If you decide to use centralized exchanges or any other custodial solutions, you have to realize that you cannot get any safety guarantees for your seed phrases or private keys. They are stored in a centralized database and can be hacked in one way or another. Overall, there are two possible attack vectors on centralized exchanges:

  • An exchange itself. It is beyond our control and the only thing we can do is use more reliable and older exchanges with a good reputation.
  • Your account. The security of your account is only your responsibility, so always use 2-factor authentication, check the correctness of a domain, use only HTTPS versions of web addresses and password managers (1Password, LastPass).

Some applications generate an account and save it in the local storage of a browser secured with a password, so it never leaves your computer. For example, Waves Exchange has such an option. In theory, a web application can start sending seed phrases and private keys to a server and try to steal your funds.

Waves Exchange’s provider for Waves Signer is based on this architecture and has one of the best combinations of security and user experience. Give it a try if you haven’t yet.

This option is slightly better than trusting centralized exchanges and the only new recommendation here is to set a strong and unique password as well as always check the correctness of a domain and use the HTTPS versions of websites.

The more secure way is to store keys in a browser extension like Metamask or Waves Keeper. Those products’ architecture is designed to never give access to your keys as applications can only request a signature or authorization information and every action requires explicit approval from a user.

The most dangerous part is downloading a proper browser extension because there are lots of malicious ones in the Chrome Web Store. The best recommendation is to use links from projects’ official websites.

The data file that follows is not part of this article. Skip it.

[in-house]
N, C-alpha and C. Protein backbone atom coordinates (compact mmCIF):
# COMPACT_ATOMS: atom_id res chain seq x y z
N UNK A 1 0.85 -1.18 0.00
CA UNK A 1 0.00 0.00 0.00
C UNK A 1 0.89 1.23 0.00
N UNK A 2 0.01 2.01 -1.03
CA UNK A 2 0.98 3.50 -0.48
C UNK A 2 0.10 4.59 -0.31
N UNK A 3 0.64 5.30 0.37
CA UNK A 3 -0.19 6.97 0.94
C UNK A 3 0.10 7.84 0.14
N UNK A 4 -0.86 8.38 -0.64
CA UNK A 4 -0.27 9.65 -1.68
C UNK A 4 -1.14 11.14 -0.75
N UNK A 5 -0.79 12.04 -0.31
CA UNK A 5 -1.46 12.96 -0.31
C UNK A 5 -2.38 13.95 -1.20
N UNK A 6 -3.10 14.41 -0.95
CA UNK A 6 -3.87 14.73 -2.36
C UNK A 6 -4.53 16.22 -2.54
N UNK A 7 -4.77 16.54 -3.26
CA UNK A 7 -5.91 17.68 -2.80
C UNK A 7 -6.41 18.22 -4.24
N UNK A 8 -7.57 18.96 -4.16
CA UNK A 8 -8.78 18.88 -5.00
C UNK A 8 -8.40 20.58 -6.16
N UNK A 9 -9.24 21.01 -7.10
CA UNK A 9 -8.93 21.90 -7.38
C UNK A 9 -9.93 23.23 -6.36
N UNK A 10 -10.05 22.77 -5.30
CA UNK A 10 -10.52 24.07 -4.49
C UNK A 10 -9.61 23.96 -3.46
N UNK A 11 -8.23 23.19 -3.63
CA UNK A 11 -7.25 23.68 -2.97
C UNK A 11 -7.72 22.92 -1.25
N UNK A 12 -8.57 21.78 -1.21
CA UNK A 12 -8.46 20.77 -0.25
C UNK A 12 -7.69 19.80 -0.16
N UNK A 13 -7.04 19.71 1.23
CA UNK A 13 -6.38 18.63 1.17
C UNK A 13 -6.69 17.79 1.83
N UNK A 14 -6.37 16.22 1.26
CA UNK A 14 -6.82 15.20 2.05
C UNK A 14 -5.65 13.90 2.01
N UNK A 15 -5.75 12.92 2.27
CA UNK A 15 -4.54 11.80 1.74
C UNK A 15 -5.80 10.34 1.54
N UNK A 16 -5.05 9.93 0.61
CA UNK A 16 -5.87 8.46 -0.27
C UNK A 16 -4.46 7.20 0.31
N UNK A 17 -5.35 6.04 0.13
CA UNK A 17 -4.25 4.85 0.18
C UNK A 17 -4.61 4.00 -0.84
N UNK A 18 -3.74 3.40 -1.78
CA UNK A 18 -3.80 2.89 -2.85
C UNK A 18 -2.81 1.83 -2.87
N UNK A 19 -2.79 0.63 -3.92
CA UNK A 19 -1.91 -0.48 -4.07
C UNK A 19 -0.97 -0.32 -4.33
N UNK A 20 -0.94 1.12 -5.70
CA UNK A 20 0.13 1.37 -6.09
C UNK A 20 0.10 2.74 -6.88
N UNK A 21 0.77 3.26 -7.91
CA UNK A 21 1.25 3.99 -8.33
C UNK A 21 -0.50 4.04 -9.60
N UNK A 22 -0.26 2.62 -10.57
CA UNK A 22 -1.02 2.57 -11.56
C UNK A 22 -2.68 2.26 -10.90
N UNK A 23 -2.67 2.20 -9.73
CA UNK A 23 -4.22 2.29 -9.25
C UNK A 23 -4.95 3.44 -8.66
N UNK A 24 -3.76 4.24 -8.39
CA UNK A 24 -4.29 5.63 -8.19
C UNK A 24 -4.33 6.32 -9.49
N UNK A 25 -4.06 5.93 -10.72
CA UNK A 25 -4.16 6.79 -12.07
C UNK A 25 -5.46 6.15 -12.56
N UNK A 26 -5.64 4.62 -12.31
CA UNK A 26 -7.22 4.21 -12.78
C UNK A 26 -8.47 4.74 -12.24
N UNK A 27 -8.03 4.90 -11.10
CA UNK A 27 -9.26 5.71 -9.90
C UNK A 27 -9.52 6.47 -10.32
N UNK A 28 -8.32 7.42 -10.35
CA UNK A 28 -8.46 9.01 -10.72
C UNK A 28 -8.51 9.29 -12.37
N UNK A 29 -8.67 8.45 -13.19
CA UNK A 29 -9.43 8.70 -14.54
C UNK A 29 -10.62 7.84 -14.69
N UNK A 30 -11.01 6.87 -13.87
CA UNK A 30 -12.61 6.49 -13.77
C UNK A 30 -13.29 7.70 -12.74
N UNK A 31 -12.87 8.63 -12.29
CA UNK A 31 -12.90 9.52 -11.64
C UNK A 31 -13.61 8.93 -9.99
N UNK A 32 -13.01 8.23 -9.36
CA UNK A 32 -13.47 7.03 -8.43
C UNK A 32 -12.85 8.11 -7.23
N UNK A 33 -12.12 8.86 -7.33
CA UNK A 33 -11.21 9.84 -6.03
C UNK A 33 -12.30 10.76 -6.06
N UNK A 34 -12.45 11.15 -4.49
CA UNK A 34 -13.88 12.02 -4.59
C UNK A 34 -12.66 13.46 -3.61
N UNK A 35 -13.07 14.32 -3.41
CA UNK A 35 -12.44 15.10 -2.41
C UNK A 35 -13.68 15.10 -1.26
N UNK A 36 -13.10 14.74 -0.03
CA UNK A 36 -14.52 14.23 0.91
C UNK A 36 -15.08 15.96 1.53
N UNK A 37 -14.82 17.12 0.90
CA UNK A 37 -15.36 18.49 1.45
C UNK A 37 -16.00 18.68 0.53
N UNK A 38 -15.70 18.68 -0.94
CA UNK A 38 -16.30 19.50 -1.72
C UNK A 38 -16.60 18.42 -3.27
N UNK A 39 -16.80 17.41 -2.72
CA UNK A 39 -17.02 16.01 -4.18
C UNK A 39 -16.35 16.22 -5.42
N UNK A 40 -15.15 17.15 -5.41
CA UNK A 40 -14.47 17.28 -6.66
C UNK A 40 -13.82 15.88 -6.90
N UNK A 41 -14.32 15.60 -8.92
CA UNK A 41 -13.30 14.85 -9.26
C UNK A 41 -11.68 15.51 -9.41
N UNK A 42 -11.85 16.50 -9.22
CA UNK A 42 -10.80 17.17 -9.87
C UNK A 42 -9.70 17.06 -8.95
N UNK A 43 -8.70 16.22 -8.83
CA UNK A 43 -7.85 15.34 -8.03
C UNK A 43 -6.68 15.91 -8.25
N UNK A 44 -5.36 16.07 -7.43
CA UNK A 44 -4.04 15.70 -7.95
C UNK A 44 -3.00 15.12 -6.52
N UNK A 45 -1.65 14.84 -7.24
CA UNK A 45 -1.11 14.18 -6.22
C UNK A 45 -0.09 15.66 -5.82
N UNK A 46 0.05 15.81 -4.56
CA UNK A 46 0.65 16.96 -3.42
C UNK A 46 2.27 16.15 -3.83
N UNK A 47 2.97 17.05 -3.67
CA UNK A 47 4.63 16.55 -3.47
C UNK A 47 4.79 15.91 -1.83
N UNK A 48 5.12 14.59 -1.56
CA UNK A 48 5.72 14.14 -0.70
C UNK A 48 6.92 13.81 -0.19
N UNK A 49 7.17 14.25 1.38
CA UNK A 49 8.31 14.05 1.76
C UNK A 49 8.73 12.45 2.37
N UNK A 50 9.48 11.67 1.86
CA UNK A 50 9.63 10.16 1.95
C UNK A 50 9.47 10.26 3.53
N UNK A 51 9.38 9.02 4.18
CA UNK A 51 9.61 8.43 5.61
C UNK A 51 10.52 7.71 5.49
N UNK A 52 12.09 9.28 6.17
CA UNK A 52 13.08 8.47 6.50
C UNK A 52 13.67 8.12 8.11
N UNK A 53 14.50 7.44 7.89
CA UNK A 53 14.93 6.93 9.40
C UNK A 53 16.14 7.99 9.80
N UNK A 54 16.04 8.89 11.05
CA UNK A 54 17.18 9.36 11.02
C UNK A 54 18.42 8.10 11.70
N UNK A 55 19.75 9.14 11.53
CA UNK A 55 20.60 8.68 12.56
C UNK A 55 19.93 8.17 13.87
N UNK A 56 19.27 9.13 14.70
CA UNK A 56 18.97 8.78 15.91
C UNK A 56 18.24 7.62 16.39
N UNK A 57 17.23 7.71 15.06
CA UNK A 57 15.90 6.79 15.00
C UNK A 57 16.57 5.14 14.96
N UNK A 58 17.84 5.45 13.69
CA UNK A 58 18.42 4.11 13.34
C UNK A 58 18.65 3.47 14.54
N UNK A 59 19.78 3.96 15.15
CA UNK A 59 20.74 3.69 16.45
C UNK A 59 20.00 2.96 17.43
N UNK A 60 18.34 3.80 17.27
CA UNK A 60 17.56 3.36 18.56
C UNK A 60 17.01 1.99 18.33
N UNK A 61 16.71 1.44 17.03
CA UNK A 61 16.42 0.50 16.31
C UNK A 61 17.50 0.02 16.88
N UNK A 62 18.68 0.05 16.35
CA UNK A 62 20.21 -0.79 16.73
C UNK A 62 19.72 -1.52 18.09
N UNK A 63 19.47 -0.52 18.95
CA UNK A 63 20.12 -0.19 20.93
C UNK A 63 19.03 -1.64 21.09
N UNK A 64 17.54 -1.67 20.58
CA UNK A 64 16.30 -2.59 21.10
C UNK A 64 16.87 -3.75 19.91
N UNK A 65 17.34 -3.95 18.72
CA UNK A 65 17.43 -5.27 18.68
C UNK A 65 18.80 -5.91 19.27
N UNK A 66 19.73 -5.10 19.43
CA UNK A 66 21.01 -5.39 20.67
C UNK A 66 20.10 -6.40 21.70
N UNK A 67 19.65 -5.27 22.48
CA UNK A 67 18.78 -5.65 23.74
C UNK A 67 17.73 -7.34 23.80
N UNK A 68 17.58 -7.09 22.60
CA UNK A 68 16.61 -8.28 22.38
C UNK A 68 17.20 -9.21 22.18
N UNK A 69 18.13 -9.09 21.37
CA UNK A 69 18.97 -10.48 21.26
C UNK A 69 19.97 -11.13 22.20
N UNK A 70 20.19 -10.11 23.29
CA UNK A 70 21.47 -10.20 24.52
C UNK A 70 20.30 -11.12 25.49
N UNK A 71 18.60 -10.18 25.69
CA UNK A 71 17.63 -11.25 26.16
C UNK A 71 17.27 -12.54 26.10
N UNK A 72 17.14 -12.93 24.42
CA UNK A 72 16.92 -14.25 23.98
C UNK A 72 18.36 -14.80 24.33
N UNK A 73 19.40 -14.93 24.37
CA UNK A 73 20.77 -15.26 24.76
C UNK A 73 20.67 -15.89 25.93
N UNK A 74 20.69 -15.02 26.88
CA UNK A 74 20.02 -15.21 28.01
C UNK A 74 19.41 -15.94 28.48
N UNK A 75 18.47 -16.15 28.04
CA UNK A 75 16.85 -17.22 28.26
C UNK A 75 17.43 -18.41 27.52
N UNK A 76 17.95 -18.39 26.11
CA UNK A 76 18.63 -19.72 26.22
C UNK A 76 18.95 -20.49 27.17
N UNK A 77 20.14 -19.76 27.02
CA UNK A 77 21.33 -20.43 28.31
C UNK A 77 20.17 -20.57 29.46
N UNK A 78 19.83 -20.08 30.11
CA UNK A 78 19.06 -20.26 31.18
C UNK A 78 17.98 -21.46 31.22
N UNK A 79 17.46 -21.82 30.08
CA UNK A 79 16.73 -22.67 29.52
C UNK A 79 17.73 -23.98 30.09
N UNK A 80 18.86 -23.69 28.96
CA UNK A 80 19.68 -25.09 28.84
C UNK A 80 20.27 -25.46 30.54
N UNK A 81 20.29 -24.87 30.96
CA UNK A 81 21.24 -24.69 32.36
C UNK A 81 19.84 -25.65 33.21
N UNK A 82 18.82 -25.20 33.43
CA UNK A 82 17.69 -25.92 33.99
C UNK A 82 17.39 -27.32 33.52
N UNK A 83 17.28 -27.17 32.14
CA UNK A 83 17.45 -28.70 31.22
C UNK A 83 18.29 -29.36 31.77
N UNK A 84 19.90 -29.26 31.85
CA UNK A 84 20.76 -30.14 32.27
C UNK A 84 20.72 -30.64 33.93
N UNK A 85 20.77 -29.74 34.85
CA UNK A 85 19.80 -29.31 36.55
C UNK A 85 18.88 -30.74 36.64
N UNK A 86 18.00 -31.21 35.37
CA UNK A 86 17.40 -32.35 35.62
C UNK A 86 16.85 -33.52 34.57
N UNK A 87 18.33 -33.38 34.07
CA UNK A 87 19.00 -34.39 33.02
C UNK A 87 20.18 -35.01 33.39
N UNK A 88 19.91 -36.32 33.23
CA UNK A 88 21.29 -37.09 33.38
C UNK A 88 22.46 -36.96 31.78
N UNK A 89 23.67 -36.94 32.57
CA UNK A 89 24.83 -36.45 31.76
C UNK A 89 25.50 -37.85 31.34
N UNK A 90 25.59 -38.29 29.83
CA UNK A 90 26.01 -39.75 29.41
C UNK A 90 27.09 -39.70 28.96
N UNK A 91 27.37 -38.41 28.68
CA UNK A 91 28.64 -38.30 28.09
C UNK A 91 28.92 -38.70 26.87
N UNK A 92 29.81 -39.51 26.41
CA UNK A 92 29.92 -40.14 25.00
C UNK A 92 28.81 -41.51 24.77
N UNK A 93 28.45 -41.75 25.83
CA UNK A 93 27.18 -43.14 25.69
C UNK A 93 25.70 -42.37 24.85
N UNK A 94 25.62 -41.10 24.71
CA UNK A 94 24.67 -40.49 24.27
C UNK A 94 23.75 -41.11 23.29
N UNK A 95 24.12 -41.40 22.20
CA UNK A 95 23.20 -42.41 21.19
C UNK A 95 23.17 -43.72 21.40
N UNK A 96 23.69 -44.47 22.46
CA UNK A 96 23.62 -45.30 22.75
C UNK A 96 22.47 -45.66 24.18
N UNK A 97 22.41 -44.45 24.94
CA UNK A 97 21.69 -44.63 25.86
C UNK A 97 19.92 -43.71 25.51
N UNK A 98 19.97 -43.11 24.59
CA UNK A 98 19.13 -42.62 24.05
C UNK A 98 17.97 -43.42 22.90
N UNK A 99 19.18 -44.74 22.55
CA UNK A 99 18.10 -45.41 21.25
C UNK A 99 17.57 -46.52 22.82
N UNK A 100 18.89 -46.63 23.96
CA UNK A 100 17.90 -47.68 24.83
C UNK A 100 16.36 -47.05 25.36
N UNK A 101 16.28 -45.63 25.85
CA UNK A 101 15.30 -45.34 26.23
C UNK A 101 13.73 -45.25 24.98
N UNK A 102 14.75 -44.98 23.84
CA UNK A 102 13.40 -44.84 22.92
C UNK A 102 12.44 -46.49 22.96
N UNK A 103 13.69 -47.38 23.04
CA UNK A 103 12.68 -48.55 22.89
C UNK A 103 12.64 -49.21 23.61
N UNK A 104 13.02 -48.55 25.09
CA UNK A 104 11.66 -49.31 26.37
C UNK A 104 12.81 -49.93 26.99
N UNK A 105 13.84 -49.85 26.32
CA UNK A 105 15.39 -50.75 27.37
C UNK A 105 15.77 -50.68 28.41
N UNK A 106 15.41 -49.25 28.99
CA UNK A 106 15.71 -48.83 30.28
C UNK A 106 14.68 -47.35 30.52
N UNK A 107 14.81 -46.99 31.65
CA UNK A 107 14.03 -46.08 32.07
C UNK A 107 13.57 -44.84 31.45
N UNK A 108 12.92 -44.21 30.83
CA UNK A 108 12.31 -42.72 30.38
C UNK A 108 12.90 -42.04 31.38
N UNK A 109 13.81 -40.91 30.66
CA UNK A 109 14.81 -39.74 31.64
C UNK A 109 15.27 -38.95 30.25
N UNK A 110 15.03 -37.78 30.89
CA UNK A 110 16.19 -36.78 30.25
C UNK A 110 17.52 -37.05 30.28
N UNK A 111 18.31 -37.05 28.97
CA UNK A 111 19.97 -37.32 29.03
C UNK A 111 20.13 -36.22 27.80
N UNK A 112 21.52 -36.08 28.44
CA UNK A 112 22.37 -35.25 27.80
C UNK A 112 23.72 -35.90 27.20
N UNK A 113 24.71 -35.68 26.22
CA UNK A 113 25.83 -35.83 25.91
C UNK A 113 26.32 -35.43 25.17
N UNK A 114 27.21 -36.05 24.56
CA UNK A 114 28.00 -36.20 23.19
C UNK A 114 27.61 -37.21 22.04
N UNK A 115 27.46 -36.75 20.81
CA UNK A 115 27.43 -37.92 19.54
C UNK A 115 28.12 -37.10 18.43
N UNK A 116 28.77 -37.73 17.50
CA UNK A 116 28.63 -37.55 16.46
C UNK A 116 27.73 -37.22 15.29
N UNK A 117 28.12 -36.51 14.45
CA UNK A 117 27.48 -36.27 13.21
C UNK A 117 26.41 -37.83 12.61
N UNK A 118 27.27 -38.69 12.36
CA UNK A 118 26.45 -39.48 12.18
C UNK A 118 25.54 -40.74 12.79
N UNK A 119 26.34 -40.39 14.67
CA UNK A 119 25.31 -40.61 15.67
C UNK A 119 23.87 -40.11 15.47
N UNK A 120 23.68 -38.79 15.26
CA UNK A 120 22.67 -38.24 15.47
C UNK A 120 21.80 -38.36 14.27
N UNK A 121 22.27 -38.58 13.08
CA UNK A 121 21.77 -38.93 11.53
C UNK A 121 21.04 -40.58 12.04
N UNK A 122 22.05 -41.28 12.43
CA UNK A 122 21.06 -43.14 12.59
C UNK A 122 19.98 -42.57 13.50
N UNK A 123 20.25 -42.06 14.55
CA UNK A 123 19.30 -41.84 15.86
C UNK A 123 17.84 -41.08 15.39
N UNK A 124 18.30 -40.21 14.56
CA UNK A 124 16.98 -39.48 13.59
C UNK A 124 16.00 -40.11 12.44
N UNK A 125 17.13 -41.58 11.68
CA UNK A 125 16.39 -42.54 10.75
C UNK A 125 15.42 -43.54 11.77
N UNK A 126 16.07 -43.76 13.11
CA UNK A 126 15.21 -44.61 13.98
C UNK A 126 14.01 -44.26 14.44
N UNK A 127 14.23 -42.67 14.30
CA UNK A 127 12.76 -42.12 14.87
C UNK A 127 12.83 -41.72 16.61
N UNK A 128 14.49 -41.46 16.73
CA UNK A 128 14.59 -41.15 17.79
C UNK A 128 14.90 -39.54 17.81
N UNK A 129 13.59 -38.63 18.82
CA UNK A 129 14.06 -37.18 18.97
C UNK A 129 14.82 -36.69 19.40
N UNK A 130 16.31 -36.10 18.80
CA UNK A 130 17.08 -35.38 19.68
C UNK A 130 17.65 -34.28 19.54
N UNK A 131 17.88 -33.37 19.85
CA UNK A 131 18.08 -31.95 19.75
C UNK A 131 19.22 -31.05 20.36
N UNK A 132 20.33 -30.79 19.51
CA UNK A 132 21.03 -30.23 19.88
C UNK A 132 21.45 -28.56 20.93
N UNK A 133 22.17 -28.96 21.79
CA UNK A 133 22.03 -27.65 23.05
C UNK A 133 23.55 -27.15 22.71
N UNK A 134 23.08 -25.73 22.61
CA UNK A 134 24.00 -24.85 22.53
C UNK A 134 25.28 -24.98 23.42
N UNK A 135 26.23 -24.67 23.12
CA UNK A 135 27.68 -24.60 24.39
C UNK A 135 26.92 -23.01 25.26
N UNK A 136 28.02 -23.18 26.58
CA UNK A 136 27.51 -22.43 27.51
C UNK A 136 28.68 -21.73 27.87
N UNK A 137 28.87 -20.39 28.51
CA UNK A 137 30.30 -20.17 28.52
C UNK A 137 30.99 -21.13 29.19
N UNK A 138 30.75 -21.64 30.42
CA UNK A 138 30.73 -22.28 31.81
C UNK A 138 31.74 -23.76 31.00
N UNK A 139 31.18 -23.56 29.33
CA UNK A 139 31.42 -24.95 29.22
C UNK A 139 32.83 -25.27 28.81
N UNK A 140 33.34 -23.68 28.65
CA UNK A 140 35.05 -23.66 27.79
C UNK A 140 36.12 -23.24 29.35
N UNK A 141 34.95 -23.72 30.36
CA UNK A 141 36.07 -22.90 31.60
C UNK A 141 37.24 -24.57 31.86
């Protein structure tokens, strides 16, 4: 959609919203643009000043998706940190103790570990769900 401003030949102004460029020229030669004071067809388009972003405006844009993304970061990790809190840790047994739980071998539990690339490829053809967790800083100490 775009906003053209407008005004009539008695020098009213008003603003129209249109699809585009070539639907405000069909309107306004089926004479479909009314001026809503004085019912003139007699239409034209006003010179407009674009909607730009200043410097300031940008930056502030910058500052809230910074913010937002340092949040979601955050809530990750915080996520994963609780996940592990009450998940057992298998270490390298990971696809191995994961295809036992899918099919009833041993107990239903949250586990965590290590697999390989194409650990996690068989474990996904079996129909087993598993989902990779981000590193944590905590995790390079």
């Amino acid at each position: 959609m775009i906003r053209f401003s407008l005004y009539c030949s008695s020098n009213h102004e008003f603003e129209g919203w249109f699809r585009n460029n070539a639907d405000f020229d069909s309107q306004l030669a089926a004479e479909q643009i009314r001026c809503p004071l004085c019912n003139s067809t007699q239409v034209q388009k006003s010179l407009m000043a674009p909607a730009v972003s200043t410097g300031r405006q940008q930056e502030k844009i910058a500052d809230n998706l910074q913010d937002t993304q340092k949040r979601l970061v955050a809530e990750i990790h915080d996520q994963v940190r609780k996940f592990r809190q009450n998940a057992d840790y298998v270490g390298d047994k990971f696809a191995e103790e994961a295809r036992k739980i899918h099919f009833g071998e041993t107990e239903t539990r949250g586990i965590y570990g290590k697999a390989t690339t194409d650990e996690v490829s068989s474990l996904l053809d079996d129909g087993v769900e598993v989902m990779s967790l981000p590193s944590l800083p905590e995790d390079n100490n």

Please note that some websites launch Waves Keeper or Metamast when you open a page — don’t authorize those sites because it can harm your privacy.

Hardware wallets like Ledger or Trezor are the most secure ways to keep your funds safe. At the same time, this is not the best user experience. Hardware wallets can be used as cold wallets when you store the vast majority of your funds and from time to time transfer relatively small amounts to hot wallets in a browser extension or web-based application.

But remember that a hardware wallet does not mean that it is absolutely impossible to hack. For example, there have been cases of Trezor hacks and nobody can give a 100% guarantee that it won’t happen again with Trezor or other vendors.

General rules

Let’s summarize general rules for minimizing risks of losing your digital funds:

  1. Use the most secure option available for your use case and remember that “not your keys — not your coins”
  2. Don’t share seed phrases and private keys. You can reveal them only to add to Waves Keeper or Waves Signer. NEVER SEND IT TO ANYONE!
  3. Always use HTTPS version of web sites
  4. Don’t use on a website you don’t trust
  5. Some websites launch Waves Keeper or Metamast when you open a page — don’t authorize those sites
  6. Public keys and address are public and that’s fine
  7. Storing seed phrases is not easy, but necessary (backup phrases for hardware wallets are seed phrases too). Some people recommend splitting words into a few chunks, writing them down to multiple pieces of paper and hiding somewhere, but that increases the risk of forgetting where some parts are. Consider using the Shamir secret sharing algorithm or just multiple password managers instead.



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Inal Kardanov

Co-founder & CTO of Billy. Software engineer. Blockchain, ML&AI developer. All opinions are my own.